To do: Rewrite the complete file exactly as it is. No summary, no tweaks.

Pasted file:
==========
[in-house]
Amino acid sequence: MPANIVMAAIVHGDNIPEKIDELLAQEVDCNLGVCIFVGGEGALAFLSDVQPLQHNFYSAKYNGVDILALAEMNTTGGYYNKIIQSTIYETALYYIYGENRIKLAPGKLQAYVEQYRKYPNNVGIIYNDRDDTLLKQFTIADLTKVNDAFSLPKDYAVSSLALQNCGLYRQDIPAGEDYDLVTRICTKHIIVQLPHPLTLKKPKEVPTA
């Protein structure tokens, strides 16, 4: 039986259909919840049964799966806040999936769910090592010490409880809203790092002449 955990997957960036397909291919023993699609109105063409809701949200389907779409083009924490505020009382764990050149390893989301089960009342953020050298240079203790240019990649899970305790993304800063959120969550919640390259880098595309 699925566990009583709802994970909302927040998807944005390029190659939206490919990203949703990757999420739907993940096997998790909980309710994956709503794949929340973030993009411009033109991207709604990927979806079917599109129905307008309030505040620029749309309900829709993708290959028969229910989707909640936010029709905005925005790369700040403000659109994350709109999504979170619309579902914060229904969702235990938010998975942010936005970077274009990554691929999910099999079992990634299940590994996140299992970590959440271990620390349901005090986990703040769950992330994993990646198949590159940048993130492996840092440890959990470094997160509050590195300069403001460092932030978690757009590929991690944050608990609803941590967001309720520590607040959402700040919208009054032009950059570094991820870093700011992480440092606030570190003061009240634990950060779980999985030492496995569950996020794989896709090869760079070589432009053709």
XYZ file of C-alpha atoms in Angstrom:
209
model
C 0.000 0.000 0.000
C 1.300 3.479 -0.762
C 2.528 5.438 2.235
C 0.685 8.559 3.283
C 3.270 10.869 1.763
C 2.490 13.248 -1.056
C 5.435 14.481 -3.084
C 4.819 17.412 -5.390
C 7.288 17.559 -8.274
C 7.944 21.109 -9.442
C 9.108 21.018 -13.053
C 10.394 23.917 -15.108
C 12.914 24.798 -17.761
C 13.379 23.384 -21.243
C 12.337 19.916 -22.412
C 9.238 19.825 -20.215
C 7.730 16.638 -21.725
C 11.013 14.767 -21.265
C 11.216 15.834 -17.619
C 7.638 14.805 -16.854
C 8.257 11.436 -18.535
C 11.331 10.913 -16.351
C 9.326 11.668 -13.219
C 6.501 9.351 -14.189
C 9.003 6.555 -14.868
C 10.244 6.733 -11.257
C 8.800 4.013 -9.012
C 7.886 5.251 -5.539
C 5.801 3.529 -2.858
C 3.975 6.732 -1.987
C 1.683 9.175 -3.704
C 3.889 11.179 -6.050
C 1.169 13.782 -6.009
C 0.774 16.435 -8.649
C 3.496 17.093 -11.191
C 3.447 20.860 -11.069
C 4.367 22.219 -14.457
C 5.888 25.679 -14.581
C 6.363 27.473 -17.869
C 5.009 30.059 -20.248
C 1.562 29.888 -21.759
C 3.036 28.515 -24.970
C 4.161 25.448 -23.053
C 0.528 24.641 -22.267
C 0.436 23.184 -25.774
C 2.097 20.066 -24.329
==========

[in-house]
Amino acid sequence: MPANIVMAAIVHGDNIPEKIDELLAQEVDCNLGVCIFVGGEGALAFLSDVQPLQHNFYSAKYNGVDILALAEMNTTGGYYNKIIQSTIYETALYYIYGENRIKLAPGKLQAYVEQYRKYPNNVGIIYNDRDDTLLKQFTIADLTKVNDAFSLPKDYAVSSLALQNCGLYRQDIPAGEDYDLVTRICTKHIIVQLPHPLTLKKPKEVPTA
């Protein structure tokens, strides 16, 4: 039986259909919840049964799966806040999936769910090592010490409880809203790092002449 955990997957960036397909291919023993699609109105063409809701949200389907779409083009924490505020009382764990050149390893989301089960009342953020050298240079203790240019990649899970305790993304800063959120969550919640390259880098595309 699925566990009583709802994970909302927040998807944005390029190659939206490919990203949703990757999420739907993940096997998790909980309710994956709503794949929340973030993009411009033109991207709604990927979806079917599109129905307008309030505040620029749309309900829709993708290959028969229910989707909640936010029709905005925005790369700040403000659109994350709109999504979170619309579902914060229904969702235990938010998975942010936005970077274009990554691929999910099999079992990634299940590994996140299992970590959440271990620390349901005090986990703040769950992330994993990646198949590159940048993130492996840092440890959990470094997160509050590195300069403001460092932030978690757009590929991690944050608990609803941590967001309720520590607040959402700040919208009054032009950059570094991820870093700011992480440092606030570190003061009240634990950060779980999985030492496995569950996020794989896709090869760079070589432009053709």
XYZ file of C-alpha atoms in Angstrom:
209
model
C 0.000 0.000 0.000
C 1.300 3.479 -0.762
C 2.528 5.438 2.235
C 0.685 8.559 3.283
C 3.270 10.869 1.763
C 2.490 13.248 -1.056
C 5.435 14.481 -3.084
C 4.819 17.412 -5.390
C 7.288 17.559 -8.274
C 7.944 21.109 -9.442
C 9.108 21.018 -13.053
C 10.394 23.917 -15.108
C 12.914 24.798 -17.761
C 13.379 23.384 -21.243
C 12.337 19.916 -22.412
C 9.238 19.825 -20.215
C 7.730 16.638 -21.725
C 11.013 14.767 -21.265
C 11.216 15.834 -17.619
C 7.638 14.805 -16.854
C 8.257 11.436 -18.535
C 11.331 10.913 -16.351
C 9.326 11.668 -13.219
C 6.501 9.351 -14.189
C 9.003 6.555 -14.868
C 10.244 6.733 -11.257
C 8.800 4.013 -9.012
C 7.886 5.251 -5.539
C 5.801 3.529 -2.858
C 3.975 6.732 -1.987
C 1.683 9.175 -3.704
C 3.889 11.179 -6.050
C 1.169 13.782 -6.009
C 0.774 16.435 -8.649
C 3.496 17.093 -11.191
C 3.447 20.860 -11.069
C 4.367 22.219 -14.457
C 5.888 25.679 -14.581
C 6.363 27.473 -17.869
C 5.009 30.059 -20.248
C 1.562 29.888 -21.759
C 3.036 28.515 -24.970
C 4.161 25.448 -23.053
C 0.528 24.641 -22.267
C 0.436 23.184 -25.774
C 2.097 20.066 -24.329